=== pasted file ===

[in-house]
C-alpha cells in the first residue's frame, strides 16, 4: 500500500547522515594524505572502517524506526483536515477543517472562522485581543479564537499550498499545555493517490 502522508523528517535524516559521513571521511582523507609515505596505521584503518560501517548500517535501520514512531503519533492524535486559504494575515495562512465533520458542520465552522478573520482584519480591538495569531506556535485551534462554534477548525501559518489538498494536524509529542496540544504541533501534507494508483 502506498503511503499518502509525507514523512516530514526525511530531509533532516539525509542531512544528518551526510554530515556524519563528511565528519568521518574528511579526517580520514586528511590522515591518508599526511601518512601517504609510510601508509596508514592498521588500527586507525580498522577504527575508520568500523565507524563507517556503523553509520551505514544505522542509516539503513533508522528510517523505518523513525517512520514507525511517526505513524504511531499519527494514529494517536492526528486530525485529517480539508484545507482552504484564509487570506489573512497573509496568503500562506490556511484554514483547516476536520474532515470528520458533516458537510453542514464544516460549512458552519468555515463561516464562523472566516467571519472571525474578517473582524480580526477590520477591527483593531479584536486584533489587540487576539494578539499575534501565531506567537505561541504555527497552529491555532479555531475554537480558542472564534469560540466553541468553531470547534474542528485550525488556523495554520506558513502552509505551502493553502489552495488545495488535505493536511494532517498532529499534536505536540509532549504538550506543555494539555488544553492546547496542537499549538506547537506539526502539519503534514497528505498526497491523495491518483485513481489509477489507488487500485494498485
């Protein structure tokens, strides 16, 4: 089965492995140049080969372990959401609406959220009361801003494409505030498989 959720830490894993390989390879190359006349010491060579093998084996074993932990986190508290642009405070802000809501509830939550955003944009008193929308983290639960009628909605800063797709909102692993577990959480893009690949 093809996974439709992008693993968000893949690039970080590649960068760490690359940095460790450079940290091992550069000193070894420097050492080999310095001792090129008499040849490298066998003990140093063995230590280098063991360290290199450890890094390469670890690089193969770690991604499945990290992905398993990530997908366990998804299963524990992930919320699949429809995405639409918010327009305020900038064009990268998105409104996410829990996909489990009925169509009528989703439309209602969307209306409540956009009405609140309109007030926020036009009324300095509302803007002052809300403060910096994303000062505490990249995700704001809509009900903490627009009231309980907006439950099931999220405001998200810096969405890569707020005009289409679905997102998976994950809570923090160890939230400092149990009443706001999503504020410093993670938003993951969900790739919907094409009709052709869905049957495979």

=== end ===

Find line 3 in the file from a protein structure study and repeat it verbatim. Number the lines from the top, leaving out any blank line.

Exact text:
């Protein structure tokens, strides 16, 4: 089965492995140049080969372990959401609406959220009361801003494409505030498989 959720830490894993390989390879190359006349010491060579093998084996074993932990986190508290642009405070802000809501509830939550955003944009008193929308983290639960009628909605800063797709909102692993577990959480893009690949 093809996974439709992008693993968000893949690039970080590649960068760490690359940095460790450079940290091992550069000193070894420097050492080999310095001792090129008499040849490298066998003990140093063995230590280098063991360290290199450890890094390469670890690089193969770690991604499945990290992905398993990530997908366990998804299963524990992930919320699949429809995405639409918010327009305020900038064009990268998105409104996410829990996909489990009925169509009528989703439309209602969307209306409540956009009405609140309109007030926020036009009324300095509302803007002052809300403060910096994303000062505490990249995700704001809509009900903490627009009231309980907006439950099931999220405001998200810096969405890569707020005009289409679905997102998976994950809570923090160890939230400092149990009443706001999503504020410093993670938003993951969900790739919907094409009709052709869905049957495979």